To Sleep, perchance to dream
It is the dream of every parent of young babies and toddlers to get some sleep. Endless longing to be able to sleep influences how people feel about breastfeeding since they attribute much of their lack of sleep to breastfeeding.
“Sleep issues” are among the top reasons for for supplementing with formula or even stopping breastfeeding completely even when everything else is going well with breastfeeding:
- Many parents give their babies a bottle of formula to get them to sleep at night.
- Getting the baby to “sleep through the night” is seen as a reason for “night weaning” of the baby or for stopping breastfeeding altogether.
- Some parents “top up” with formula after a breastfeed to get the baby to fall asleep.
- Some fathers or other family members bottle feed their otherwise breastfed babies at night so that the breastfeeding mother may get some sleep.
- Some psychologists/psychiatrists, in order to prevent postpartum depression have thought it wise for the baby to be fed formula by bottle in the night, by someone other than the mother, so that the mother will be able to sleep though the night.
- Some parents worry that the baby is not getting enough milk in case the baby does not fall asleep once they have breastfed.
- How long a baby sleeps is sometimes taken as a measure of whether the baby got enough breastmilk or not and if the baby wakes up after a 20 or 40 minute nap, it is taken as a sign of “low milk supply”.
Breastfeeding and sleep are inextricably connected. So much so that James McKenna describes the interconnectedness of the two as “breastsleeping” – i.e. sleeping by breastfeeding and breastfeeding while sleeping.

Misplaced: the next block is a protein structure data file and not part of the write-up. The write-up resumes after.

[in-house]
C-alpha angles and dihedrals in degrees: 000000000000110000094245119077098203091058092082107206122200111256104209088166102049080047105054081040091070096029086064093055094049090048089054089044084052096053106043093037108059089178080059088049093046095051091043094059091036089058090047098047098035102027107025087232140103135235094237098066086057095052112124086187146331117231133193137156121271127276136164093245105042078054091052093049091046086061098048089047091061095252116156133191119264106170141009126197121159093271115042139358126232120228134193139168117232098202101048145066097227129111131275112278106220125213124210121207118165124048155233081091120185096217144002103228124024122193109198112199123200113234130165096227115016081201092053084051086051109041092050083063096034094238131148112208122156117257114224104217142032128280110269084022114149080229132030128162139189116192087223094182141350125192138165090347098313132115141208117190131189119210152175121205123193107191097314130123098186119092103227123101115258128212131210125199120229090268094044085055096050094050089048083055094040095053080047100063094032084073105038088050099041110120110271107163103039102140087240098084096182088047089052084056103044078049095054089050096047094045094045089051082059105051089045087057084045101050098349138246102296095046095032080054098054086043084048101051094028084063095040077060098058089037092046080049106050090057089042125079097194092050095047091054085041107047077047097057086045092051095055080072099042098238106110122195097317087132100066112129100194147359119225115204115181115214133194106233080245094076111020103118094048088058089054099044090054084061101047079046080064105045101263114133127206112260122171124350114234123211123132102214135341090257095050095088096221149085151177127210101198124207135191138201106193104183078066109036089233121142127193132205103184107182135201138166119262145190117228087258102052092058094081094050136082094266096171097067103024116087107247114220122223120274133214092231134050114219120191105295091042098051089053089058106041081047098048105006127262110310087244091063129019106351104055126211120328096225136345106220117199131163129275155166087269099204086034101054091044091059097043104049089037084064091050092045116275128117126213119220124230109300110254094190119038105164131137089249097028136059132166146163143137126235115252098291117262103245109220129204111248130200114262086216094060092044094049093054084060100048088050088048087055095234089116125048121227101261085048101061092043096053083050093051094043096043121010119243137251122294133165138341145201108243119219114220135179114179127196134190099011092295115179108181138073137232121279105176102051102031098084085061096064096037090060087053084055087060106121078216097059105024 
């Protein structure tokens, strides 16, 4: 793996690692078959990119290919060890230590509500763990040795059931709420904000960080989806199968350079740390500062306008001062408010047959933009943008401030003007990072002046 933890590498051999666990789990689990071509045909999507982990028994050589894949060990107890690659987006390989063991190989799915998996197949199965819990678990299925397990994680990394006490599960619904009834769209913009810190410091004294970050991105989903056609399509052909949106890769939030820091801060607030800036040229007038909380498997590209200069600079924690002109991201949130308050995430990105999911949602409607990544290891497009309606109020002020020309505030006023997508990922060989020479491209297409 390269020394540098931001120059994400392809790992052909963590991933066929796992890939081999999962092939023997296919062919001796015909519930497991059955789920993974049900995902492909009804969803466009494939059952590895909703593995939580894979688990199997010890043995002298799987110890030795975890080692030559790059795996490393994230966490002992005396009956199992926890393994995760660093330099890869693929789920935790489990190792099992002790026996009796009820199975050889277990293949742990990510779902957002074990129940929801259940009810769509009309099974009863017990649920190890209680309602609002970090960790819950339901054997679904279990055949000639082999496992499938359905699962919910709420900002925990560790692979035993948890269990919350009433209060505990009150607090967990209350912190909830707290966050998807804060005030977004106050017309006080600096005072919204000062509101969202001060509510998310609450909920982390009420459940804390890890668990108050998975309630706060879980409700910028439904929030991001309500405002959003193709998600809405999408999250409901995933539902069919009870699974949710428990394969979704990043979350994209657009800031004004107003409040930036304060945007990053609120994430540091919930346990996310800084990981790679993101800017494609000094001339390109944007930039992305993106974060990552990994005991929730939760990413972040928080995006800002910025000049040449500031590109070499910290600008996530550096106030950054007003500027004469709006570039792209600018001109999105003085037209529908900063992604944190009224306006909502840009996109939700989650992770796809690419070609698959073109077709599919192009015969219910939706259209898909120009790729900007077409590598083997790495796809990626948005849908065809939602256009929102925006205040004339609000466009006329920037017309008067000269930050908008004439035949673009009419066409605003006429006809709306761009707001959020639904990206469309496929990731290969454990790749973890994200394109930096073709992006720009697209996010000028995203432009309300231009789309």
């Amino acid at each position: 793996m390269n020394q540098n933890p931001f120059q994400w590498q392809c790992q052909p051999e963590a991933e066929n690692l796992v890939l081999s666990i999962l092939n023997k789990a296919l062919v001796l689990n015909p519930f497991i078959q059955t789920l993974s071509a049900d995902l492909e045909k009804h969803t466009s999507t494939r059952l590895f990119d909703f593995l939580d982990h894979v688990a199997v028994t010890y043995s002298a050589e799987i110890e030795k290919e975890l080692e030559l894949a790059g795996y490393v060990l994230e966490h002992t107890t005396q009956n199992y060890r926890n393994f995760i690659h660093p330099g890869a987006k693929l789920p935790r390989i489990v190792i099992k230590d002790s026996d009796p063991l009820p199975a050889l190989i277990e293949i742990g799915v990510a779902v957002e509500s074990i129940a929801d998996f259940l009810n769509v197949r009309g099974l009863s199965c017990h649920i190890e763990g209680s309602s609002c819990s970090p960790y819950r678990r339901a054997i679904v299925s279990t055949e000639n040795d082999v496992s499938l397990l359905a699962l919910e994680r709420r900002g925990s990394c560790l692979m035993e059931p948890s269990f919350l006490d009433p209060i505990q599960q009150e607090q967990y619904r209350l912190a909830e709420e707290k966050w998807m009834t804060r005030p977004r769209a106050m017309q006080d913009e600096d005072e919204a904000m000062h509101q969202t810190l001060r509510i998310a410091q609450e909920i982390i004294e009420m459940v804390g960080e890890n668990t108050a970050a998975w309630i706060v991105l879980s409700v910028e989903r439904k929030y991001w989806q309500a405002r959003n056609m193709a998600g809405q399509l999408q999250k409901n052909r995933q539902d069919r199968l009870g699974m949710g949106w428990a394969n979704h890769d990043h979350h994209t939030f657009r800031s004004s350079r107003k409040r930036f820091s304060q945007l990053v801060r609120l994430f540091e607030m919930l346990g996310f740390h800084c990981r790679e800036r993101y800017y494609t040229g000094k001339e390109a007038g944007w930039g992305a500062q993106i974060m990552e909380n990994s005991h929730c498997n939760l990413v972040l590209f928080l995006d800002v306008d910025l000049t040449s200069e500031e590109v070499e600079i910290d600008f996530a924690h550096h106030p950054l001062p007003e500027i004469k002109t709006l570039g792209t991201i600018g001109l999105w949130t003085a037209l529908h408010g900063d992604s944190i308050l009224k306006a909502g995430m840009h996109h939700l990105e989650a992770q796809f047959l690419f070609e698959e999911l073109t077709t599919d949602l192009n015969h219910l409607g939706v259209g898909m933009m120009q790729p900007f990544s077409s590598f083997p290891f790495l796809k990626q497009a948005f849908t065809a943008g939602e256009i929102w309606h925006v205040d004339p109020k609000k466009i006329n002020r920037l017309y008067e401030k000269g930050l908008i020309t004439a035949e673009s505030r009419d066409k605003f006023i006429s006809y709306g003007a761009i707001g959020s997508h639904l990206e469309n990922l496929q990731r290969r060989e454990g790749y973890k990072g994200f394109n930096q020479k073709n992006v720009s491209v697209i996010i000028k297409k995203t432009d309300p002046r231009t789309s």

People are really losing their sleep over the erroneous notions around baby sleep that have been created in the past 100 years; erroneous notions based on the formula fed baby as the “model” for baby behaviour. They, and health professionals, have forgotten how babies sleep and what is normal. They have accepted that there is only one correct way to sleep for both babies and adults – 8 hours of uninterrupted sleep. And everyone who does not sleep that way has a “sleep problem”. People have come to believe that they can “turn babies off”, like the light, for the night. Consequently, the baby sleeping through the night has become many parents’ life goal supported by hosts of “baby sleep trainers” who promote various versions of controlled crying or crying it out “solutions”.
In fact, sleeping 8 hours in a row was not considered normal even for adults until recent history. References from as long ago as Homer’s time (not Homer Simpson, Homer the Greek poet) to the 17th century describe a first sleep which began about two hours after dusk, followed by waking period of one or two hours and then a second sleep.
Contrary to people’s endless search for the Eldorado of parenting – sleeping through the night as soon as possible – James McKenna explains that waking up at night while “breastsleeping” is good for the baby because it provides protection to the baby because:
- the baby gets to be checked
- the baby absorbs all sorts of stimuli from the mother such as her breathing out carbon dioxide which helps the baby to breathe more continuously
- the baby absorbs also her smell, her touch, her warmth, the movement of her chest
- the baby spends the night in safer lighter sleep
- the baby gets to practice getting awake quickly which is important in SIDS prevention
- the baby grows specific brain architecture